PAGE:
- Japanese consumption head fake? The sequential uptick in August retail sales was supported by last-minute demand for cars ahead of the expiration of a government incentive program, as well as purchases of air conditioners during the nation’s hottest summer in over a century. In a sign that these tailwinds are wearing off, Japan Registered Auto Sales rolled over in September to (-4.1%) YoY from +46.7% YoY in August. Further, Large Retailer Sales ticked down in August to (-1.9%) YoY from (-1.2%) YoY in July. The strength in the Japanese unemployment release is also to be taken with a grain of salt, as over 90,000 Japanese citizens dropped out of the labor force in August due to their inability to find jobs.
- Japan CPI came in flat for September, staying at (-0.9%) YoY. Deflation continues.
- Japan’s strong yen woes continue: Nintendo, the world’s largest maker of video-game consoles, recently cut its profit forecast by 55%; Murata Manufacturing Co., the maker of a third of the world’s ceramic capacitors (devices used in flat-panel TVs and smart phones) has planned to lay off 3,000 of its 4,500 contract employees and to move production abroad with the goal of 30% overseas production by 2012. Further, the 3Q Tankan Survey release showed a sharp divergence between the Large Manufacturer 4Q10 sentiment forecast and the 3Q print: (-1) in 4QE vs. +8 in 3QA. Automakers in particular expect an even larger decline in 4Q to (-6) from the current +32 - the widest delta in forward expectations since the Bank of Japan started tracking confidence back in 1992!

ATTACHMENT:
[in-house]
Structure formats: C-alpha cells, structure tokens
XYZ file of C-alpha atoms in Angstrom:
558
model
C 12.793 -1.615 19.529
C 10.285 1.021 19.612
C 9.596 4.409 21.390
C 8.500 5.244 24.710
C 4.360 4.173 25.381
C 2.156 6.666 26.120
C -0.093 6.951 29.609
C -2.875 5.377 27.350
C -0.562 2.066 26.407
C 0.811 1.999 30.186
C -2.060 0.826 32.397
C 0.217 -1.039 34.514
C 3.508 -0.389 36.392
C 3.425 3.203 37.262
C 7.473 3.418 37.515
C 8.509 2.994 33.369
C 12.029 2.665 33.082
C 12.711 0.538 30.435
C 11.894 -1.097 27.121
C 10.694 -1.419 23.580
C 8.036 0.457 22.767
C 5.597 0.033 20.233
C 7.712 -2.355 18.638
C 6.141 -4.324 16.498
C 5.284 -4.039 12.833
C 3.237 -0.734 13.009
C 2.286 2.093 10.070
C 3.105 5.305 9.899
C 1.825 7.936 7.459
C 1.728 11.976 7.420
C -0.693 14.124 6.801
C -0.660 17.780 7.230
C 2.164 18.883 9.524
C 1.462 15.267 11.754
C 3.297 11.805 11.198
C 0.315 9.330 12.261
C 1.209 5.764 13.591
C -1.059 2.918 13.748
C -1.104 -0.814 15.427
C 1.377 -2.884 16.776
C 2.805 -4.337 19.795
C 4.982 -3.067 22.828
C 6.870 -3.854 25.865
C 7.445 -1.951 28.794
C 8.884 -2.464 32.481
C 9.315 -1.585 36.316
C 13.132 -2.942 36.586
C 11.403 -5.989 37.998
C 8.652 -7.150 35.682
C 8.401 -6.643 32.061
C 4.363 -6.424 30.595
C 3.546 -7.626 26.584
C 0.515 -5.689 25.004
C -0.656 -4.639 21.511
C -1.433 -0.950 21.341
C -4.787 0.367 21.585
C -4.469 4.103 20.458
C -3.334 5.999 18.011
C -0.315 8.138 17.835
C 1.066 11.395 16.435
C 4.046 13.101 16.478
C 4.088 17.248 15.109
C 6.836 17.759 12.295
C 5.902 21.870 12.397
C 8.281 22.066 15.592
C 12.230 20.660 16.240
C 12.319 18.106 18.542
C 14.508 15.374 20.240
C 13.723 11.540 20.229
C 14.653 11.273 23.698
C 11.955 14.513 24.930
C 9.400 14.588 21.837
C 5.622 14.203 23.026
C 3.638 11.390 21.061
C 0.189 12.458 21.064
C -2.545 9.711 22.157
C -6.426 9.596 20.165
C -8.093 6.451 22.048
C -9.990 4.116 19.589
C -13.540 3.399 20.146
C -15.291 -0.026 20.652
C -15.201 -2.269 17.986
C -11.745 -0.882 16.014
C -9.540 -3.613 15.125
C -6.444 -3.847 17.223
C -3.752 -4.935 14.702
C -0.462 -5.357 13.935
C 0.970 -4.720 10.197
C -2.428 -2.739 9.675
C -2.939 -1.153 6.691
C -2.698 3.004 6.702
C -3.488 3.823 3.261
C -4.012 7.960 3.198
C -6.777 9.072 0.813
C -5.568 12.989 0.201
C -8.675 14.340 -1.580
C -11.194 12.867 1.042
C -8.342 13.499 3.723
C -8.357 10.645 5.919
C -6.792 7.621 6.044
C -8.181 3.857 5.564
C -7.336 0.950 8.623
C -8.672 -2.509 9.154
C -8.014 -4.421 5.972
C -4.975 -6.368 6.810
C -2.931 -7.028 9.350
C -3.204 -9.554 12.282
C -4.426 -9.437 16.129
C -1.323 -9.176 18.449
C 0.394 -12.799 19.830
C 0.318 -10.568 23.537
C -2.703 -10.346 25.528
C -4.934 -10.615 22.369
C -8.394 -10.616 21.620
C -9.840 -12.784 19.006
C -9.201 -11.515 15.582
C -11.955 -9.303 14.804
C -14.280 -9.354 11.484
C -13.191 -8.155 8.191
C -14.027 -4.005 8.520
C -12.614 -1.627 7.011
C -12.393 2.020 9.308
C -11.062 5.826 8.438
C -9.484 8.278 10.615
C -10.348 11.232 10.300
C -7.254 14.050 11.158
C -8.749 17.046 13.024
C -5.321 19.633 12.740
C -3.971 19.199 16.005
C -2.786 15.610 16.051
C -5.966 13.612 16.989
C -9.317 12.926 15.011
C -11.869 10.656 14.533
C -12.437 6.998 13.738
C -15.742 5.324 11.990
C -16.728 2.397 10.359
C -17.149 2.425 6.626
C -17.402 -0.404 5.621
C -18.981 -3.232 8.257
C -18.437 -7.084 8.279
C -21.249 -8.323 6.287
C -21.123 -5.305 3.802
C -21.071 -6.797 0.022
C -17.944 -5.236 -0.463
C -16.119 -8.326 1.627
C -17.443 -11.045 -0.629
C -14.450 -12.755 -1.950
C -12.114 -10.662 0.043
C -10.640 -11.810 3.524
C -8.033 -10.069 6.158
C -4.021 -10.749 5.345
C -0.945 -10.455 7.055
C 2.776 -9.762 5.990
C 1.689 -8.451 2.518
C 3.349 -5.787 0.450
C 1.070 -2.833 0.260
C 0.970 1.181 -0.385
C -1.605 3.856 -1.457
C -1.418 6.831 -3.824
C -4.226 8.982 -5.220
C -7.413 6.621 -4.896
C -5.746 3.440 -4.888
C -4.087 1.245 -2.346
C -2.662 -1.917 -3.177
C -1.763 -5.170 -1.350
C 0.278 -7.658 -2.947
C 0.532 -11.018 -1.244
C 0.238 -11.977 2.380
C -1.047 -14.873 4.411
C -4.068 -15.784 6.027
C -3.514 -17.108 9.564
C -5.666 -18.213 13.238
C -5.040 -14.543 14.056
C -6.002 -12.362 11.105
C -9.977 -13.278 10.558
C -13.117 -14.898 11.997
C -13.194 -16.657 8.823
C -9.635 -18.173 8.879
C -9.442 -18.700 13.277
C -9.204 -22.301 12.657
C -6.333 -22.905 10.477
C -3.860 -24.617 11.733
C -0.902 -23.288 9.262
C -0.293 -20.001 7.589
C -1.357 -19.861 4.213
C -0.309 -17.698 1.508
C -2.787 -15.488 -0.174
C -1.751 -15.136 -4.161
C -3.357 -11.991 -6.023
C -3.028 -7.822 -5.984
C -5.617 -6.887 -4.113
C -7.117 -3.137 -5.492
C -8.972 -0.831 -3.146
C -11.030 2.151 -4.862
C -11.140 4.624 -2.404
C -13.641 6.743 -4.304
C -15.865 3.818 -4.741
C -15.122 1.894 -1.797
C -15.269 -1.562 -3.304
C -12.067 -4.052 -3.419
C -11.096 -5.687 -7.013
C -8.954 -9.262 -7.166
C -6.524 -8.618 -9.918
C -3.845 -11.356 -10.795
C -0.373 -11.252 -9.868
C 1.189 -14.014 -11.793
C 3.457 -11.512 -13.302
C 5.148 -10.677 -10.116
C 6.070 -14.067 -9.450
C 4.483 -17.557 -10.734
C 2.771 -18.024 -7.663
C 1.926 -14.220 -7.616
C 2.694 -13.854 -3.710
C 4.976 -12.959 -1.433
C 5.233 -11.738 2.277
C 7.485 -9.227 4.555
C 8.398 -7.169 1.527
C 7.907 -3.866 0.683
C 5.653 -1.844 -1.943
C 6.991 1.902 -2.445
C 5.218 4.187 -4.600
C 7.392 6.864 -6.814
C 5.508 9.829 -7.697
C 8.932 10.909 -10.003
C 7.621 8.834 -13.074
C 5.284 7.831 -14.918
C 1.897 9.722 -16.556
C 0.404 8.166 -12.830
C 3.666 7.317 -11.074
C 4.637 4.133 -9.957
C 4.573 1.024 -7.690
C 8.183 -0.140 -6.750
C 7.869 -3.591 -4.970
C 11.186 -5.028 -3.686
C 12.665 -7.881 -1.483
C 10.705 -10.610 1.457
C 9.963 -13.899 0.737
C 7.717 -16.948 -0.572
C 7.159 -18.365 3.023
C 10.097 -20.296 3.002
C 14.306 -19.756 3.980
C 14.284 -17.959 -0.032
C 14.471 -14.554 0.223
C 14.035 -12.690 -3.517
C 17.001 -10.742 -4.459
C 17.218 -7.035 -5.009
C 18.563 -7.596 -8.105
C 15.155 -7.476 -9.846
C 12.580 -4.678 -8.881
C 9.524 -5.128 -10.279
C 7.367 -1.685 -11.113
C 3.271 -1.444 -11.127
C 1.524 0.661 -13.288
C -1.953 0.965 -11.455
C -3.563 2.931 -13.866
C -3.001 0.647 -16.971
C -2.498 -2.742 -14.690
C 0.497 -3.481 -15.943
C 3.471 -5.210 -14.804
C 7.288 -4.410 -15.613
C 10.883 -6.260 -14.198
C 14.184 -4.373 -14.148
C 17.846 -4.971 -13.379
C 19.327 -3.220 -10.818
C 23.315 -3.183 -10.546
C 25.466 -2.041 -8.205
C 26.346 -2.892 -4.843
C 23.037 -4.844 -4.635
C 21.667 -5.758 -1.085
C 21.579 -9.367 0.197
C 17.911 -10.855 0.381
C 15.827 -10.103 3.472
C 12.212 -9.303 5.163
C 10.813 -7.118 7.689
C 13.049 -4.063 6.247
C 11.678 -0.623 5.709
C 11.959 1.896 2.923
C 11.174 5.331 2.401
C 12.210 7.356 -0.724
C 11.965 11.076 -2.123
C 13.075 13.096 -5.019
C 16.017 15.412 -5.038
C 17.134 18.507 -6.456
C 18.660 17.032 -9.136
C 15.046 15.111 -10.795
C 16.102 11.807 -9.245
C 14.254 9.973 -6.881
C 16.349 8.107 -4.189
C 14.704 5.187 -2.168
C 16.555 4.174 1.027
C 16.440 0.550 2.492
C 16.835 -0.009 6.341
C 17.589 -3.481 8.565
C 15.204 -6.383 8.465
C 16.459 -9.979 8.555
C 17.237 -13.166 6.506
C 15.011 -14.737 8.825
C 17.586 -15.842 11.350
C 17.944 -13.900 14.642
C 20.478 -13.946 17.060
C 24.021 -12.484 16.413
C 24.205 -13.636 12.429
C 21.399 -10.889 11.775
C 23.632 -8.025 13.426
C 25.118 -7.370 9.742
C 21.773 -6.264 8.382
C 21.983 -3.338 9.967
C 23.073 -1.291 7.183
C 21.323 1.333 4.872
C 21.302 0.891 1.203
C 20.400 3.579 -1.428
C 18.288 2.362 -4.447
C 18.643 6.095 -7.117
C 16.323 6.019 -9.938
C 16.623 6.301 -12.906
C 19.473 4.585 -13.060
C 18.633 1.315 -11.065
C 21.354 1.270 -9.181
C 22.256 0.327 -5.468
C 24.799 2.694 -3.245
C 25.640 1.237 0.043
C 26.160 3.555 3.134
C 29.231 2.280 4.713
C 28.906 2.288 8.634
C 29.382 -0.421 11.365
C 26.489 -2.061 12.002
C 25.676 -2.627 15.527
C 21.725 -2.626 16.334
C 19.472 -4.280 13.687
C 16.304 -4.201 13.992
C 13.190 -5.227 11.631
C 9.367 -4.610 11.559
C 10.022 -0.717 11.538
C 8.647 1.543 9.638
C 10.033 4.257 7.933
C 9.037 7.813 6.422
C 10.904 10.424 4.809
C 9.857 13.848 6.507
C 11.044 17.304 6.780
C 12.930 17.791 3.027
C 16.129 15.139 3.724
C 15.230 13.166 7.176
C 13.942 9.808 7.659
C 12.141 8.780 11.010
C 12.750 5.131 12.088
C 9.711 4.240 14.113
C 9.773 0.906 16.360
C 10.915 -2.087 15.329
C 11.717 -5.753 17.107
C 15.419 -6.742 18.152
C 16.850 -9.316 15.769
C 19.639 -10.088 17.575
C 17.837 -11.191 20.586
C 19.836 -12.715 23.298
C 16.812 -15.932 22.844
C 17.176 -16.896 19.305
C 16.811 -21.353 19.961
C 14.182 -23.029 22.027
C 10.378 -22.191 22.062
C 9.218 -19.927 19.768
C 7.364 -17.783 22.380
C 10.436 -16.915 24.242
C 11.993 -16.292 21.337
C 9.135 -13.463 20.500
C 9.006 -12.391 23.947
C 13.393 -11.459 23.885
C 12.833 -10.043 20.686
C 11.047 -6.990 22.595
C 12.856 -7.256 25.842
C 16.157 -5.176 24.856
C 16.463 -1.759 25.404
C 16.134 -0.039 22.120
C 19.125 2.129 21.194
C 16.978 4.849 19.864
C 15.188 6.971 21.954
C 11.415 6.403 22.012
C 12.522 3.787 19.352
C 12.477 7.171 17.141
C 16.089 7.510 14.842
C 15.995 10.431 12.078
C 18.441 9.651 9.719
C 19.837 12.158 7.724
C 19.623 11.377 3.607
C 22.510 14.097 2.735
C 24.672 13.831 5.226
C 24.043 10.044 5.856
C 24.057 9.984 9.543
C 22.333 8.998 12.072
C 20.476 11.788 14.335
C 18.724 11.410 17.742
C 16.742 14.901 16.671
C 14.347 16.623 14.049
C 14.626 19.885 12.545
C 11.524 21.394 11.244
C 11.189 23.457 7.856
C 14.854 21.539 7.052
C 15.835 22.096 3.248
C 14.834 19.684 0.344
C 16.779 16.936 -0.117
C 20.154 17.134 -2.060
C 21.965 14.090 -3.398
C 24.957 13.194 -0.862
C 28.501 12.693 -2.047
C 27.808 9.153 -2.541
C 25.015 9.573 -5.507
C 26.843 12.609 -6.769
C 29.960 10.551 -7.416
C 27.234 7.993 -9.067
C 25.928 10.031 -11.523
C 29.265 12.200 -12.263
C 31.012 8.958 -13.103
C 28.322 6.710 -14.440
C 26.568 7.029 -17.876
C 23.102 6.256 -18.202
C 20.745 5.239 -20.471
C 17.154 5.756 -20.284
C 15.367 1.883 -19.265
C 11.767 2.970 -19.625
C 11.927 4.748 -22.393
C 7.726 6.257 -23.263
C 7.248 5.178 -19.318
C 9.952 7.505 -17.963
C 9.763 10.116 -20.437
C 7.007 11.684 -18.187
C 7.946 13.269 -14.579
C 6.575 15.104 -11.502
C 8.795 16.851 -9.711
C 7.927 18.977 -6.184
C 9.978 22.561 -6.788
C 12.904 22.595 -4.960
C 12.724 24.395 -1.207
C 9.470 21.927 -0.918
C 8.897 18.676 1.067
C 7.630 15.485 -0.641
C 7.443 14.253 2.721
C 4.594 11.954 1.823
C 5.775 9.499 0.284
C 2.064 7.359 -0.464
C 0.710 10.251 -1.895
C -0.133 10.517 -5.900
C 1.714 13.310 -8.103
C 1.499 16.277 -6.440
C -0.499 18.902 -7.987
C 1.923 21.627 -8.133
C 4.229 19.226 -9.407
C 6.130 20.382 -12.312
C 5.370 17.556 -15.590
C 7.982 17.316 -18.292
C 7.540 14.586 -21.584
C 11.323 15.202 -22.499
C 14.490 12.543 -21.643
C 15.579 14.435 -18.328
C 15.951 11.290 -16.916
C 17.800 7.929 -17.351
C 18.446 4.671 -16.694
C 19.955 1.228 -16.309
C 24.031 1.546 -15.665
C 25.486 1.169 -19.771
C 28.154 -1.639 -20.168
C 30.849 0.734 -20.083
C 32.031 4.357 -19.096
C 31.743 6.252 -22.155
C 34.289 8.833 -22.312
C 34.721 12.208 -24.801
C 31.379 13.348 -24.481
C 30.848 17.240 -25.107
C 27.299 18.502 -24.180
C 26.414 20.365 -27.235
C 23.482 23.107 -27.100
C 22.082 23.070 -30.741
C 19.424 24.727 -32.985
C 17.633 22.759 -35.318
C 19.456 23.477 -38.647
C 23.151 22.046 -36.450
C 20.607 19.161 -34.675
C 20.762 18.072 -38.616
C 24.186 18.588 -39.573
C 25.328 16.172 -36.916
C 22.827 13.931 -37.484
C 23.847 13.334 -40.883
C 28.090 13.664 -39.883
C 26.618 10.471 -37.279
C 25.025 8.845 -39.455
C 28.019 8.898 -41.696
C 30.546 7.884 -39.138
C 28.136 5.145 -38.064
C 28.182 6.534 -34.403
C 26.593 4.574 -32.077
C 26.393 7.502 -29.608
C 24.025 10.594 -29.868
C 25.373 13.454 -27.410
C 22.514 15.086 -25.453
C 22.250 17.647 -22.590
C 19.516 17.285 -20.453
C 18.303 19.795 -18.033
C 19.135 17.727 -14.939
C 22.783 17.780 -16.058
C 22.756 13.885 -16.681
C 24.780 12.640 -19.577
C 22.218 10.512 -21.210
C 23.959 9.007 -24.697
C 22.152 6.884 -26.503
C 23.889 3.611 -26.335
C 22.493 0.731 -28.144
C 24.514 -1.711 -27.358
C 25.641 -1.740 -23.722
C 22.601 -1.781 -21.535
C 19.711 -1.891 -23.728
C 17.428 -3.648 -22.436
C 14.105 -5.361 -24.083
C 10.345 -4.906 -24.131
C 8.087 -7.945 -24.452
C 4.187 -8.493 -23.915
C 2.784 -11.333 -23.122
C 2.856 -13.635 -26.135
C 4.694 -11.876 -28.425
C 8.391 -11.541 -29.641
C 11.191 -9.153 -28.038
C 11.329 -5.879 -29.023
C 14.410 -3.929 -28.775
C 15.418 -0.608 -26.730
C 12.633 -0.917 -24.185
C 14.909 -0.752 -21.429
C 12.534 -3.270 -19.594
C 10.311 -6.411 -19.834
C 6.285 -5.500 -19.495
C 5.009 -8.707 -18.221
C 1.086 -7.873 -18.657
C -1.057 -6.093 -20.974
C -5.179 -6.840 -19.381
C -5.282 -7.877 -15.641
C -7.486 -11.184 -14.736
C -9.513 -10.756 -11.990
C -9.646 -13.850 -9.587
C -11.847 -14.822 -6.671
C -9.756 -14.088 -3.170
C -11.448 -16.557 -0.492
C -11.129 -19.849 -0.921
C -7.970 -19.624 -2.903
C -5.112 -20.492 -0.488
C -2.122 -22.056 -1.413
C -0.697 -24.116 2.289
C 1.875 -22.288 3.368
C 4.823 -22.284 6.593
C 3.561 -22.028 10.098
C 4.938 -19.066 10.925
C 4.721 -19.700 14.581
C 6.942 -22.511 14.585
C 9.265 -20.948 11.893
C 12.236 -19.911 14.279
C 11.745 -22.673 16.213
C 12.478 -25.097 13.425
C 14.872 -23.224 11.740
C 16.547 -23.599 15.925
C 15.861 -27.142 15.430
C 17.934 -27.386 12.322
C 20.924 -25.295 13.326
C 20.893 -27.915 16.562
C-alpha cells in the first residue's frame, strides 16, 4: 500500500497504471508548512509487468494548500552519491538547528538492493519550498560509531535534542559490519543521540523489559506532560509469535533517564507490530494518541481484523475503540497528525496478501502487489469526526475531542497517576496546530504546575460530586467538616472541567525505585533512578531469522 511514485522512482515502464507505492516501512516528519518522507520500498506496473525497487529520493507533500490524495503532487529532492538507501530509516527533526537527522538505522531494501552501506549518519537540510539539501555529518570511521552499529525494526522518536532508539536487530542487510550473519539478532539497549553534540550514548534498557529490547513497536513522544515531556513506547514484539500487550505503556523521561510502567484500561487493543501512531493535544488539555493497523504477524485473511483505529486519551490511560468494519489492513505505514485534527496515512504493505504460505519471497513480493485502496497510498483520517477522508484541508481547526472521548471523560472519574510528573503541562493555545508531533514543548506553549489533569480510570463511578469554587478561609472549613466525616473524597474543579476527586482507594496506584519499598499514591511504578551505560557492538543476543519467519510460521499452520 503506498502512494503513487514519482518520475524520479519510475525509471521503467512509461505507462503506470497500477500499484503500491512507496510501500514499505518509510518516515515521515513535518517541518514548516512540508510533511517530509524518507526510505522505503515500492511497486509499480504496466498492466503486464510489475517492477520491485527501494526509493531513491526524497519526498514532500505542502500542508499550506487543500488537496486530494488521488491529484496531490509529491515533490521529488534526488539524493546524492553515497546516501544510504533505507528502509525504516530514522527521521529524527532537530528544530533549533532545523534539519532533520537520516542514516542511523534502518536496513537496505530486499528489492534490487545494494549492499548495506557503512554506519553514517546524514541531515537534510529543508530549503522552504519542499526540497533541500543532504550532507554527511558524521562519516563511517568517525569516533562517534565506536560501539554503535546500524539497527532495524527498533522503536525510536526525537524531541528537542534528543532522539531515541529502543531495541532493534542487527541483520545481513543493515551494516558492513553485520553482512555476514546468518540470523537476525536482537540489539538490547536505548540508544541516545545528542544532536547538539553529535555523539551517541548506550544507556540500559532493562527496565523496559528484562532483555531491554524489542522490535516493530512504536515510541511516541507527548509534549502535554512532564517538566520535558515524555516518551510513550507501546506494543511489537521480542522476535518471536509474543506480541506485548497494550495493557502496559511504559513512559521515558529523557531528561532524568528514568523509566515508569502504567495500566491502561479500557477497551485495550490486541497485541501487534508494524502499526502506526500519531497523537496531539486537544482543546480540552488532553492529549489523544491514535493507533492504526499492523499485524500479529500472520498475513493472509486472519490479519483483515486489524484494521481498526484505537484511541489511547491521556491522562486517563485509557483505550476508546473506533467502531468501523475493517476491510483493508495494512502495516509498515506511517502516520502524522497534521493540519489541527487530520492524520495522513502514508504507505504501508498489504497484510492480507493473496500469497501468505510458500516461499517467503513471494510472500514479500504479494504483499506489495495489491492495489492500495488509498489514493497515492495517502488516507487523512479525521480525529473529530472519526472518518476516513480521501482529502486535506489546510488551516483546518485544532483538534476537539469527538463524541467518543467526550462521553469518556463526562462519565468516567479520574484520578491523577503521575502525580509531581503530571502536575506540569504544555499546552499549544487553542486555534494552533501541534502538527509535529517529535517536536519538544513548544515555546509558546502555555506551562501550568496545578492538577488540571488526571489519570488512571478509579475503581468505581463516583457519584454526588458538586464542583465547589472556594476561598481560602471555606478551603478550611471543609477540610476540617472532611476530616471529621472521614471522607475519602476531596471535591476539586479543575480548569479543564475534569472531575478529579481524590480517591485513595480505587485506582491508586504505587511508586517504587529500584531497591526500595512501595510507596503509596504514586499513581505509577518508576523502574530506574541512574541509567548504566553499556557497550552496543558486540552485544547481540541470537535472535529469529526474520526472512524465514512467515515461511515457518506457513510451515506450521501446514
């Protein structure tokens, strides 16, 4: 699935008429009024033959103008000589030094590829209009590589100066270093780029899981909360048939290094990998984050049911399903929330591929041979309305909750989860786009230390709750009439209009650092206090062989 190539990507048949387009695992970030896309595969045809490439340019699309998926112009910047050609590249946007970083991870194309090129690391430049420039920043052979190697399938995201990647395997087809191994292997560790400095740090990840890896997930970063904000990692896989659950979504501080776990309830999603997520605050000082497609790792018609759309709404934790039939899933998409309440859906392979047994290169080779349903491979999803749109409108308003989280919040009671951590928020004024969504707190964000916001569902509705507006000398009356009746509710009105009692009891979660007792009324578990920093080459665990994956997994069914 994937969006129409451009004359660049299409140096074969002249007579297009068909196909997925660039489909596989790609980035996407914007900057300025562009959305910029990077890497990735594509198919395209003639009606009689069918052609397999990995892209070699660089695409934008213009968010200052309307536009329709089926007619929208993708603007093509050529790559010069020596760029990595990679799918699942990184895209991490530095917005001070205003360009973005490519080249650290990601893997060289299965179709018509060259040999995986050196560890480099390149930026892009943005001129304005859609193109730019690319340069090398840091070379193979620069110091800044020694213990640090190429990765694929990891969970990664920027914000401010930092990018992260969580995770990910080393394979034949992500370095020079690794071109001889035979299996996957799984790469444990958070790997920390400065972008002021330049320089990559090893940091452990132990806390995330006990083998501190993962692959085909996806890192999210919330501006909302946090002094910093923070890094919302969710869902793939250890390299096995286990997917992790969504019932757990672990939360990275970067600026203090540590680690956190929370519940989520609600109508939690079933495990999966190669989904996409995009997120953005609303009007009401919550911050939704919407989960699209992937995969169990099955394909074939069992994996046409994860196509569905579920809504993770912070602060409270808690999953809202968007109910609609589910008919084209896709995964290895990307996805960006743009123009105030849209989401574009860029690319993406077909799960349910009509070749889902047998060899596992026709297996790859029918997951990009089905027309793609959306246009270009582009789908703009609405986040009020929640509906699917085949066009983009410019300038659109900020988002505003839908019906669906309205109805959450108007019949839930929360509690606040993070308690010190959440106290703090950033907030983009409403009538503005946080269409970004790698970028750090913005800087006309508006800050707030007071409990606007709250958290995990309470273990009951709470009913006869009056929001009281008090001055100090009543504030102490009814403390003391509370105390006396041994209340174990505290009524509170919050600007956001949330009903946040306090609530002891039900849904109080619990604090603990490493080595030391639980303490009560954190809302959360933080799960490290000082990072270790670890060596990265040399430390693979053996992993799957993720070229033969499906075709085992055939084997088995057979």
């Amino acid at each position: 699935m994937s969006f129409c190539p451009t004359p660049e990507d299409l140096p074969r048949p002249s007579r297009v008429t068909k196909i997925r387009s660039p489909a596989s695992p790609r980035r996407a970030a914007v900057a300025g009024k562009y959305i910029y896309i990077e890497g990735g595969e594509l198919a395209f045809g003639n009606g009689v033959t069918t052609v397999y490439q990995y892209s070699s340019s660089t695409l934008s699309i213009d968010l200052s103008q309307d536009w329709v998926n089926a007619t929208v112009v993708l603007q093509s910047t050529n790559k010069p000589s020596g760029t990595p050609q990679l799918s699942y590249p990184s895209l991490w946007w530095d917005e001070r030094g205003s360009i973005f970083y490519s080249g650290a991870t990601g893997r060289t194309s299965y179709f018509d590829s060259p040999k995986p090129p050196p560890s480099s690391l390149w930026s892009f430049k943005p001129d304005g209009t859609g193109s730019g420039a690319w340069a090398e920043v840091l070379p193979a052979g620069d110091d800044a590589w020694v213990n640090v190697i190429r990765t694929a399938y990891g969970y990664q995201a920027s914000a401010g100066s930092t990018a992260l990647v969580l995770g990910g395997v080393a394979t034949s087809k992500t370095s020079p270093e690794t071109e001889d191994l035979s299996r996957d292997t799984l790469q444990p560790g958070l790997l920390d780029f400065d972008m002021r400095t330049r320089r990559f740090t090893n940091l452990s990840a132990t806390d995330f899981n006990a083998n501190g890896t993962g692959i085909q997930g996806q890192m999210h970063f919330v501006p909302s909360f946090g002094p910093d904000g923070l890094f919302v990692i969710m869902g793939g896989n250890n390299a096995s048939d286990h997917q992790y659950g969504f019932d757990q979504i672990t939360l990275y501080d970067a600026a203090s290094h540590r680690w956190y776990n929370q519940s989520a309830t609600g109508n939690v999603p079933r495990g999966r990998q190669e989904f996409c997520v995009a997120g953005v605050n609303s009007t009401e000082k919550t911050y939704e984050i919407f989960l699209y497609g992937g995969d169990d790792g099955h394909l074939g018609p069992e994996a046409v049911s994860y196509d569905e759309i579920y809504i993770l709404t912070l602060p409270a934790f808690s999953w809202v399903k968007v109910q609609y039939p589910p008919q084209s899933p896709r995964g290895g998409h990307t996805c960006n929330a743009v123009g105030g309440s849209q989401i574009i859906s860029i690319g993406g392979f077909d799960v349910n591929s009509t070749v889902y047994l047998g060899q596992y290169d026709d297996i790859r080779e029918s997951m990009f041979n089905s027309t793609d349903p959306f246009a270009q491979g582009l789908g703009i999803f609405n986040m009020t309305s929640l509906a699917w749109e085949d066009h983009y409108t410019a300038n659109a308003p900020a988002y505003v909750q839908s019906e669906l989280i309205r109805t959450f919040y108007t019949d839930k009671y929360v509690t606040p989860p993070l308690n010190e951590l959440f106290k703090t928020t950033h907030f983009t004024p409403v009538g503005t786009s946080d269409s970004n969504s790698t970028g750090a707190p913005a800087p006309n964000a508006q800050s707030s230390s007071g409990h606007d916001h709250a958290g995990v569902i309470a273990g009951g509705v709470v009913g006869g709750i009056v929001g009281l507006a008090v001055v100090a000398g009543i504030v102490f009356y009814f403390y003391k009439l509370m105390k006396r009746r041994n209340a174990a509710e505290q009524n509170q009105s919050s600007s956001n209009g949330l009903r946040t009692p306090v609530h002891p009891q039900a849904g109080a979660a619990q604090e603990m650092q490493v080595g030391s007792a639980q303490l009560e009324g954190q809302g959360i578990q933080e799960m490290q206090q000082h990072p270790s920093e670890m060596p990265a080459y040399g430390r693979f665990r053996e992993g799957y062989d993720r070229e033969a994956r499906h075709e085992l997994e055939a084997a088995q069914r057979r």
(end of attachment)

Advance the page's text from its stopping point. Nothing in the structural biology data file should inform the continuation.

- Japan Industrial Production fell in August to +13.7% YoY from +15.8% YoY in July. On a MoM basis, production fell (-0.3%) from July, which surprised consensus expectations of a +1.1% gain. According to the Survey of Production Forecast in Manufacturing, Industrial Production is expected to decline (-0.1%) and (-2.9%) MoM in September and October, respectively. Shipments deteriorated further in August, falling (-0.5%) MoM vs. the (-0.1%) decline in July.
- Japan PMI (Nomura) declined in September to 49.5 from 50.1 in August.
- China’s PMI Input Price Index rose in September to 65.3 from 60.5 in August as raw material costs climbed (think: dollar down; commodities up).